The United Kingdom made another baby step forward in its preparations for Brexit yesterday, as British Finance Minister Philip Hammond delivered what is said to be the U.K.’s final budget before its membership with the European Union is severed next spring. Reaction from British International Forwarders Association (BIFA), however, was mixed.
The plan proposes changes to spending in housing, wages, defense, and healthcare, but provided minimal updates on plans surrounding Brexit. The elements of concern to the logistics community include:
- an additional £500 million toward preparations to leave the E.U., on top of the £2.2 billion previously announced.
- £30 billion toward improving England’s roads, e.g. repairs to highways.
- a 30 percent growth in infrastructure spending.
- potential that the “Spring Statement” released next March (one of Britain’s two yearly forecasts) could be upgraded if needed.
- a continued freeze on fuel duties.
To read the BBC’s full account of the budget plan, click here.
BIFA said the proposed investments in road infrastructure and the continued freeze on fuel duties were favorable aspects of the outline to the forwarding community. But the group expressed concern that negotiations will fail to produce an agreement and result in a “no-deal” or “hard Brexit” come the deadline in March 2019.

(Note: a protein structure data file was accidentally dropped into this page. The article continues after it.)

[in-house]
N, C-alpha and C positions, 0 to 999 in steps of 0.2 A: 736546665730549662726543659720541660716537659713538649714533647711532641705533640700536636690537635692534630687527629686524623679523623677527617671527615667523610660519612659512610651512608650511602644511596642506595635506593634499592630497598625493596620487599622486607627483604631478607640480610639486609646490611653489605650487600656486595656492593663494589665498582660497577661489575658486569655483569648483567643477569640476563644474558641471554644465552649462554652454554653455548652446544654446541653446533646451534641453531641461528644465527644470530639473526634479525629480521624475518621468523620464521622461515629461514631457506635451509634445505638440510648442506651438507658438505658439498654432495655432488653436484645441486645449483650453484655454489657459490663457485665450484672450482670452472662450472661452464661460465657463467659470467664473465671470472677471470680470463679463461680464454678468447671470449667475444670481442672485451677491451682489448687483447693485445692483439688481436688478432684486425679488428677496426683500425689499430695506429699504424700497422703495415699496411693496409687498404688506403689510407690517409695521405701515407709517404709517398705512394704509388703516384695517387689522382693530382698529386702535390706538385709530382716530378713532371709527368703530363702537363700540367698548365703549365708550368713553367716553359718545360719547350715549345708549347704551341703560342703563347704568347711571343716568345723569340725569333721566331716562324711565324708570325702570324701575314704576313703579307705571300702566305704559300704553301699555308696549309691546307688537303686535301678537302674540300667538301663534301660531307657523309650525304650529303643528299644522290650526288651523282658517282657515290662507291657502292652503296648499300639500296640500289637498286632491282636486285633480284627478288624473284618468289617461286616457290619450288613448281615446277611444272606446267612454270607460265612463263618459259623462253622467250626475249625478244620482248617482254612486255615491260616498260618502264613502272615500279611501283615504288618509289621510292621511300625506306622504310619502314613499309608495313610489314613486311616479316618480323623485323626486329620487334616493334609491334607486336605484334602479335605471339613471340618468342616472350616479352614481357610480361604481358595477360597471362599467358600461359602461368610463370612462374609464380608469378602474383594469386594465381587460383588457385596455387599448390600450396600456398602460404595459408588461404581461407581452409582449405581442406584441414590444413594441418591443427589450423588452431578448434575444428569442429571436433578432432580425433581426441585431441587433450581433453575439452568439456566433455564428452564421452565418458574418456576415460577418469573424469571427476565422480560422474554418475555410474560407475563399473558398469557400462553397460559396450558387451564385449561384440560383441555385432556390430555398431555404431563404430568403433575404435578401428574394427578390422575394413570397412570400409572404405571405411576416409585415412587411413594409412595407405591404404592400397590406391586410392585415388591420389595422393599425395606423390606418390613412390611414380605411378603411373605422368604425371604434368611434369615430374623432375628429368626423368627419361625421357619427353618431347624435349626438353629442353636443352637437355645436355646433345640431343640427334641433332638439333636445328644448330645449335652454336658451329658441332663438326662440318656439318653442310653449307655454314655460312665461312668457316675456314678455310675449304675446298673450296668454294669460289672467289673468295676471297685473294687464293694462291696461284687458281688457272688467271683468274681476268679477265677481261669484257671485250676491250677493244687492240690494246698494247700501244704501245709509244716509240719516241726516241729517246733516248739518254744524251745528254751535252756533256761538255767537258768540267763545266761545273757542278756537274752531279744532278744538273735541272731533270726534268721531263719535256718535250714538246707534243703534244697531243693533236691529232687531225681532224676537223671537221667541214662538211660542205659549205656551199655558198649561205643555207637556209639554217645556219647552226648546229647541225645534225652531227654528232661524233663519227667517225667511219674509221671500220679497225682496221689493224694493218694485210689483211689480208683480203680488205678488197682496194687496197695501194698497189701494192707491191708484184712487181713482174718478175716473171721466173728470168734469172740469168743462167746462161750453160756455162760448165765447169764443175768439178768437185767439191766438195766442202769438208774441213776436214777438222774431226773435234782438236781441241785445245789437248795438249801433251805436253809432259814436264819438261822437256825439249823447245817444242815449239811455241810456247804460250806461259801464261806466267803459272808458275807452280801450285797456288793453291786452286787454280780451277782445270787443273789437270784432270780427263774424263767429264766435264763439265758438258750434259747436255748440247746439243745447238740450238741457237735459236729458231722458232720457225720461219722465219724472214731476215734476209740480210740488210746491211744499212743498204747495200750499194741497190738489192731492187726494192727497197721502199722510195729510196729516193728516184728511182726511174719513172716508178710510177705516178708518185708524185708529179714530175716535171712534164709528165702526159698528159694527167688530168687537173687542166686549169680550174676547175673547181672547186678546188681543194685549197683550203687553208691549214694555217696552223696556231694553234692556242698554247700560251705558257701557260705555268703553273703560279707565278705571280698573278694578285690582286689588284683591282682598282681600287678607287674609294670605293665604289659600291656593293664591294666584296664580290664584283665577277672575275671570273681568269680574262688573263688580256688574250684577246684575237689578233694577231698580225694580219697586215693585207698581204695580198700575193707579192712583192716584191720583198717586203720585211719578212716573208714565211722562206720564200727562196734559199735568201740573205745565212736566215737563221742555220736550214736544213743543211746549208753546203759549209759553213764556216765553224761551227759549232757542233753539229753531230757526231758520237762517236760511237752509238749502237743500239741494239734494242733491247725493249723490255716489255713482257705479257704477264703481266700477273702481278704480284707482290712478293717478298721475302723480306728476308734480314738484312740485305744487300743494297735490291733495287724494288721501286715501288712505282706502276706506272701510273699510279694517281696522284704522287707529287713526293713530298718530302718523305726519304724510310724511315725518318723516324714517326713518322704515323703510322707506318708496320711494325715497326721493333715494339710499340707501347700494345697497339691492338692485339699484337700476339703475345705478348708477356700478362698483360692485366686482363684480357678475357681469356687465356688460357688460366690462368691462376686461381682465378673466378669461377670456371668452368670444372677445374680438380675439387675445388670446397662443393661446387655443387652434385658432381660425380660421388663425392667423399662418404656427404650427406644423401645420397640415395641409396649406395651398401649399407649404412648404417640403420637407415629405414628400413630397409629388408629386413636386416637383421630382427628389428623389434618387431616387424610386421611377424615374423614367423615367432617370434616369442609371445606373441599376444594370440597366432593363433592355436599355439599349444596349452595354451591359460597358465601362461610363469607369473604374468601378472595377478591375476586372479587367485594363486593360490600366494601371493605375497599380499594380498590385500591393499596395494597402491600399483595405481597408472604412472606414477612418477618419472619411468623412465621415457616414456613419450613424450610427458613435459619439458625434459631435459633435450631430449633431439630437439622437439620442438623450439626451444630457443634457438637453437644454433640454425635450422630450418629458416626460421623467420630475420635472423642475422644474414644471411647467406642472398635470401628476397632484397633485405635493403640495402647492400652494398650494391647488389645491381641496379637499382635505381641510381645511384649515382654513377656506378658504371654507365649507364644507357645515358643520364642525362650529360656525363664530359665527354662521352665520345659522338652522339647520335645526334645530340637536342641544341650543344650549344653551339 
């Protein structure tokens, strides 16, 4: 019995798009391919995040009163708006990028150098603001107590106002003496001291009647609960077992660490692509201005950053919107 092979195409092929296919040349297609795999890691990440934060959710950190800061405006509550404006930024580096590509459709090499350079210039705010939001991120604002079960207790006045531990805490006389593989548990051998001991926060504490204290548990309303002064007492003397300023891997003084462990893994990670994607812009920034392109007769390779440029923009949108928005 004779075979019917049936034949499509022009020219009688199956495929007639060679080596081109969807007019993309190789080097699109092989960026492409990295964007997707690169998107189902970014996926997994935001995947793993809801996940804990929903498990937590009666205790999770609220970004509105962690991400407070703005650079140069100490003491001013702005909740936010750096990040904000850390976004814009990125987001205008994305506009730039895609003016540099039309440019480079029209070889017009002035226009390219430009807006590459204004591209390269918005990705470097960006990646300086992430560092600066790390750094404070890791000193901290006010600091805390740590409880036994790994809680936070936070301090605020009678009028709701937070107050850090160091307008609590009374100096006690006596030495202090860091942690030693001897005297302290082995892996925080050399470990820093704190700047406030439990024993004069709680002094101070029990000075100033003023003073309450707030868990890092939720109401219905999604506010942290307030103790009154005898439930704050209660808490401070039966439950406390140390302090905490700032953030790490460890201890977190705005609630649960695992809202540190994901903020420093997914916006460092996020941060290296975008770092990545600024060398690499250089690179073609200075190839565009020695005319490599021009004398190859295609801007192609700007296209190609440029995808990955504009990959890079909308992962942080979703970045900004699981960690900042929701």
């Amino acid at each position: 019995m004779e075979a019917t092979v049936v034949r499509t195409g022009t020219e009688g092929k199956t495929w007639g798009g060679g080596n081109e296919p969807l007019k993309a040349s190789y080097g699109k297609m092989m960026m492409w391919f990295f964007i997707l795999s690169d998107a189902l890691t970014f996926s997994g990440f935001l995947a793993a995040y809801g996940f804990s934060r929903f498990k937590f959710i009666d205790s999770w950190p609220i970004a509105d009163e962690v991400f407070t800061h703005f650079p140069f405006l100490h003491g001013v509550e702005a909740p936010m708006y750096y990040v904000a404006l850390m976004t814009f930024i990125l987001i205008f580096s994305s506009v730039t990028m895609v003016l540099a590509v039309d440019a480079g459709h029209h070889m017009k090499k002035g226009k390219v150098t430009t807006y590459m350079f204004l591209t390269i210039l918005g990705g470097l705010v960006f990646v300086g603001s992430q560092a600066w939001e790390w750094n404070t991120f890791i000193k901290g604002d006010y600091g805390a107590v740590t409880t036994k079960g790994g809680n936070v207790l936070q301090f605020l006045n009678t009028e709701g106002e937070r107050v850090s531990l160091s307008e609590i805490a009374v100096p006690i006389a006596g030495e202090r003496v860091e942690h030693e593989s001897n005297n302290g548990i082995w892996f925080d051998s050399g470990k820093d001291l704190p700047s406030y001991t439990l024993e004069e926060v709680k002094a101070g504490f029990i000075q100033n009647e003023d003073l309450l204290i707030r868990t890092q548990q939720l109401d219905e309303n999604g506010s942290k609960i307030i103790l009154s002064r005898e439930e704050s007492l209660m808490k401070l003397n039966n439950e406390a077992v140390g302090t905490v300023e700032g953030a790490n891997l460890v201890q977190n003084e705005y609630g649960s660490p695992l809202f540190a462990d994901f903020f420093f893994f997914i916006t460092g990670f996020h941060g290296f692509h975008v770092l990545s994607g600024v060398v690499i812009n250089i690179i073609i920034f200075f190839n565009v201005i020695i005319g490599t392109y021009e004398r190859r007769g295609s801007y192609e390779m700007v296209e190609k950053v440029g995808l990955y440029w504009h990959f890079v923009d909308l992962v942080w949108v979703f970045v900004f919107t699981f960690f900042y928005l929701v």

Robert Keen, director general of BIFA, said that the potential for new tariffs could render the new agenda “unsustainable,” stating that BIFA members “remain concerned about the potential impact on infrastructure plans, labor shortages and border delays of a no-deal Brexit, and want to see much more progress with the agreement on several key processes if a frictionless border is to be achieved.”
Addressing the last bullet point, BIFA said it is concerned by a perception that Hammond does not think the new budget plan would be affected in the event of a hard Brexit. “If that is the case, why would Mr. Hammond feel the need to also state that his Spring statement might need to be upgraded to a new hard-Brexit budget?” Keen asked.
Concern from organizations like BIFA is certainly justified; the consequences of a hard Brexit would not only fall on the U.K., but on its European trading partners as well. Navigating new cross-border trade relations will be a logistical nightmare and money pit for players on both sides of the net, in terms of customs processes, tariffs and licensing fees.1 - Reader Likes This Post